Now that you know a little more about IVAs, you might be wondering how the application process works. Before applying, read up on the details of the program so you understand as many of the details as possible. Once you’re ready to apply, you can follow the following steps:
- Contact an insolvency practitioner: You will need to find a licensed insolvency practitioner who can act as your IVA supervisor. The insolvency practitioner will assess your situation and advise you on whether an IVA is the right solution for you.
- Provide information: You will need to provide information about your debts, income, and expenses to the insolvency practitioner. This information will be used to prepare a proposal for your creditors.
- The proposal: The insolvency practitioner will prepare a proposal outlining your proposed payment plan and send it to your creditors for review. Your creditors will then vote on whether to accept the proposal.
- Creditor acceptance: For an IVA to be approved, 75% of your creditors (by value of debt) need to vote in favour of the proposal.
- IVA agreement: Once your proposal has been accepted, you will need to sign an IVA agreement. This agreement is a legally binding contract that outlines the terms and conditions of your IVA.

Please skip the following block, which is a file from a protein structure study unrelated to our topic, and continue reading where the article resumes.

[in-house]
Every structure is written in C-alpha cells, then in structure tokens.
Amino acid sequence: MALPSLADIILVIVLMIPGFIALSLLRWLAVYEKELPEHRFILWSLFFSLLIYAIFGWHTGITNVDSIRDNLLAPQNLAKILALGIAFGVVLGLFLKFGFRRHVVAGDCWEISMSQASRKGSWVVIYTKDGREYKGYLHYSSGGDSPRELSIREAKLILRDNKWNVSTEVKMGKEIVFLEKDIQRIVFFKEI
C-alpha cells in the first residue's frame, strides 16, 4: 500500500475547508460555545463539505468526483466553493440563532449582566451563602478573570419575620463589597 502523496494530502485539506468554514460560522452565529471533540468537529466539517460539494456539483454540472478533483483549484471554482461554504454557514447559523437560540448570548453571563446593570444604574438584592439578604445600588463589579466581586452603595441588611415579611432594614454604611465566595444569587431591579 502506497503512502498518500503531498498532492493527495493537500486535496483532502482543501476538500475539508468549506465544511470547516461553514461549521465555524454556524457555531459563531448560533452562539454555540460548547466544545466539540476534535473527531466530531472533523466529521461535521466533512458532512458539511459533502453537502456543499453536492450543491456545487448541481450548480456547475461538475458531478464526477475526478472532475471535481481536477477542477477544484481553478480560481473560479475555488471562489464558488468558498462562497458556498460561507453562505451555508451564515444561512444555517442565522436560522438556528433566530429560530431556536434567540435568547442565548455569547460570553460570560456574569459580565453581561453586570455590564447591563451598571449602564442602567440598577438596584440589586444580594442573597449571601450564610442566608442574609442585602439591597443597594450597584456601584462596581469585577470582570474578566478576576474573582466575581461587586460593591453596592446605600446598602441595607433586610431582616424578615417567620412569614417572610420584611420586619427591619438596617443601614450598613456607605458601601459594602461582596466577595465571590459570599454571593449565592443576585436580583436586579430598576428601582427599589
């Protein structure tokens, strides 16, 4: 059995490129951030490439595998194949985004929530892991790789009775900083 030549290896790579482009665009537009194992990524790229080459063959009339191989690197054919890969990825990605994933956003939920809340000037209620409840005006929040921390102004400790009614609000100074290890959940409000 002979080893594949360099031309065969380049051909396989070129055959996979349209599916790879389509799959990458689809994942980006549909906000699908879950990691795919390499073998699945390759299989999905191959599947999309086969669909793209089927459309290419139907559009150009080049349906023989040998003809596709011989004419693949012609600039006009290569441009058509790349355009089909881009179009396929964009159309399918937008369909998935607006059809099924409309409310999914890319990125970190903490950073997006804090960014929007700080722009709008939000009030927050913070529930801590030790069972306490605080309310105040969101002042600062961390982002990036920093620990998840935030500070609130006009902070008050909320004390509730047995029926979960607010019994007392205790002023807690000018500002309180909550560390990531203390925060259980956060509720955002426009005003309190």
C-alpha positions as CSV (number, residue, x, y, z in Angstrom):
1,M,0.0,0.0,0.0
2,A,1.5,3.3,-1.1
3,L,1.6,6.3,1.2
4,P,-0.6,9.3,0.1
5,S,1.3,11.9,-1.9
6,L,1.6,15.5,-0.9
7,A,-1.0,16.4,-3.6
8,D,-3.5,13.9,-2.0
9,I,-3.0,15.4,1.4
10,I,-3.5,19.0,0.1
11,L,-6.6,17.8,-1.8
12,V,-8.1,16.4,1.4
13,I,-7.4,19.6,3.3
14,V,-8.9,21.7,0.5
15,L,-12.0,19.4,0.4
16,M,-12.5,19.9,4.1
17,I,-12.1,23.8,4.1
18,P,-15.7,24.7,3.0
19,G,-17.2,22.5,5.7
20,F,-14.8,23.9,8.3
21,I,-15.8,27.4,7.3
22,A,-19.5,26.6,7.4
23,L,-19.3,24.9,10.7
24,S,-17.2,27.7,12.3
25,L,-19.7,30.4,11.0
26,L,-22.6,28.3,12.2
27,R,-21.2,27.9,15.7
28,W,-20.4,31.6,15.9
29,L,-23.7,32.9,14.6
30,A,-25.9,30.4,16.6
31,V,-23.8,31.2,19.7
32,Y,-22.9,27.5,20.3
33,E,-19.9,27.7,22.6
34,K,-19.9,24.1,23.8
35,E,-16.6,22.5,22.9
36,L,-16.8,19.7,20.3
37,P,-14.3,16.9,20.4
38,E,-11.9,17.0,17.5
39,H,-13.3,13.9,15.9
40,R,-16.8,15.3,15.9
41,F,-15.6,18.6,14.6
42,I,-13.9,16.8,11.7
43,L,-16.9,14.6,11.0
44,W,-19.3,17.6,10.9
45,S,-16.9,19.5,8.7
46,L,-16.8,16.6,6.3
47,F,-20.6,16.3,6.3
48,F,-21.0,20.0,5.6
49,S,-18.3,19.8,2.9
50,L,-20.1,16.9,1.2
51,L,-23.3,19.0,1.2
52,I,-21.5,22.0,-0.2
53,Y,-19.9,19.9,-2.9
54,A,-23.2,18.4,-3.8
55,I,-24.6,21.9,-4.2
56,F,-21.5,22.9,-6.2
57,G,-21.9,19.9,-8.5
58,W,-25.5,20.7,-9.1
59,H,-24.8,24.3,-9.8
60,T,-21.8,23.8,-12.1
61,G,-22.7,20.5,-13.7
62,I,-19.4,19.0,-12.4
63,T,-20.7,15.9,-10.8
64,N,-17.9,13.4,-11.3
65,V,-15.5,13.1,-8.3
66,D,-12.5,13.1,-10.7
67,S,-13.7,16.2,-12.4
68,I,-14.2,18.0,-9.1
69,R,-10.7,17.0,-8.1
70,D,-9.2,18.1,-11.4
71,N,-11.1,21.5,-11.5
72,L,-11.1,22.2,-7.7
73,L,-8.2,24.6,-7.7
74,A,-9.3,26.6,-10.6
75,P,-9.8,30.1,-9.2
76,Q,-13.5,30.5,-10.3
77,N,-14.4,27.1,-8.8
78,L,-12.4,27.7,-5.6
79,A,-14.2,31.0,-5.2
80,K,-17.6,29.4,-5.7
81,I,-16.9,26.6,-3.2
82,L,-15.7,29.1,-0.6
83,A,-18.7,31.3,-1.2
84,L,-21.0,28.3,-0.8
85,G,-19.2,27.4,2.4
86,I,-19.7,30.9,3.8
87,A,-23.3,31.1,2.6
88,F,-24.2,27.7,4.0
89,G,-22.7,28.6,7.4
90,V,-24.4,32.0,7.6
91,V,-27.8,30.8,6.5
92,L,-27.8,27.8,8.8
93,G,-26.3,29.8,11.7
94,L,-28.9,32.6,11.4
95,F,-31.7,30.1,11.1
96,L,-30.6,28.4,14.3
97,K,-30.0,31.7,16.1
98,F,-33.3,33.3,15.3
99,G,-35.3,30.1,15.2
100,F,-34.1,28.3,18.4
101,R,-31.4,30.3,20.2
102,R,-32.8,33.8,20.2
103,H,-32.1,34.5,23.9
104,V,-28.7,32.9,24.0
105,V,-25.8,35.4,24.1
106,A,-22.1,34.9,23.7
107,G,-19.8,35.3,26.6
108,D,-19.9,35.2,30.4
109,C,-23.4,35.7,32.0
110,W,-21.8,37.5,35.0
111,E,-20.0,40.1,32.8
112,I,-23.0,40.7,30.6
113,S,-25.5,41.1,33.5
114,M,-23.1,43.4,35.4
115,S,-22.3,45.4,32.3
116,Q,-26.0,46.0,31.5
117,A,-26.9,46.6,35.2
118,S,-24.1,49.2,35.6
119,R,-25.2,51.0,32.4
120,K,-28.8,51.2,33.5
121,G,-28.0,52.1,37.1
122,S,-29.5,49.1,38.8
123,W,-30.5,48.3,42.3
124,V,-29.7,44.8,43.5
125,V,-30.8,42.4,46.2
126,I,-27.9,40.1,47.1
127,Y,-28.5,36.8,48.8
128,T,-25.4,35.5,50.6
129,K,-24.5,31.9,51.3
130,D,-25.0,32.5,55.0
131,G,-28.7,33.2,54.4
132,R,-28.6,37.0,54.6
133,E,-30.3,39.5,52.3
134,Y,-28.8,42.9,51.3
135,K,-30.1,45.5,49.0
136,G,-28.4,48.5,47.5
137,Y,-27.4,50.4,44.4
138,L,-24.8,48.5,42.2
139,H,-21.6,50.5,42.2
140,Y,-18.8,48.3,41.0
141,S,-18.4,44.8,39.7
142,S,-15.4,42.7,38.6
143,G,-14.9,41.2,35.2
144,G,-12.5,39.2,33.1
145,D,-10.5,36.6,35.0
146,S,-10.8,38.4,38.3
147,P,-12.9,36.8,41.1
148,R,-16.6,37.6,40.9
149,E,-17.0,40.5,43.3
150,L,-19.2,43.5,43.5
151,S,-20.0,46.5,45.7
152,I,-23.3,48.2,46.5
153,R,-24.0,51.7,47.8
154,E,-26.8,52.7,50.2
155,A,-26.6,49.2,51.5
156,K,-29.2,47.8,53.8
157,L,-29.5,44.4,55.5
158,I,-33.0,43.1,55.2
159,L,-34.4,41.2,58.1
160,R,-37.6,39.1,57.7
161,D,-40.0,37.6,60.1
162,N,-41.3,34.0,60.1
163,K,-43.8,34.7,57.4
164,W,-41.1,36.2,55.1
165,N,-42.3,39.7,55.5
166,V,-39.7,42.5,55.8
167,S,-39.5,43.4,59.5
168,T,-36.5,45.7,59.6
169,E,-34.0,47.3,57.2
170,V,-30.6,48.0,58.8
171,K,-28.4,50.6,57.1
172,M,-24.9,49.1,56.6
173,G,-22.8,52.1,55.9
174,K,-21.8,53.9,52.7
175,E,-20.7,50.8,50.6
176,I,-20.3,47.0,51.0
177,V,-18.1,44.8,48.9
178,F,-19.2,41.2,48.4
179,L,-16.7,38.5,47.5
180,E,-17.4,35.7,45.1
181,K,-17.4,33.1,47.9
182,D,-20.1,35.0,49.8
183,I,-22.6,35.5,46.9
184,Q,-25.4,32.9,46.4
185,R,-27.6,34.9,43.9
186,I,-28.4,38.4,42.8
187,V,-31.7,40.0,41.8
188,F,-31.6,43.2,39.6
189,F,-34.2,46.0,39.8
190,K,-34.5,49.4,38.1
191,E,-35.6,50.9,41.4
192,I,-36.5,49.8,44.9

- Payment: You will then begin to make your monthly payments to your IVA supervisor, who will distribute the payments to your creditors.
It’s essential to seek professional advice before applying for an IVA. A licensed insolvency practitioner can help you understand the eligibility criteria and the application process. They can also help you prepare a proposal that is acceptable to your creditors.
Debt Relief Order (DRO)
The Debt Relief Order (DRO) is another government-backed program available in England, Wales, and Northern Ireland that can help seniors write off their debts. This scheme is suitable for those who have a low income, few assets, and owe less than £30,000 in unsecured debts. The DRO usually lasts for 12 months, and during that time, you do not have to make any payments towards your debts.
To be eligible for a DRO, you must have a disposable income of less than £75 per month, assets worth less than £1,000, and not own your own home. Once the DRO is in place, your creditors cannot take legal action against you or contact you for payment. At the end of the 12-month period, your debts are written off.
Just as with the IVA scheme, the Debt Relief Order program has its own set of pros and cons to be aware of as you consider your options.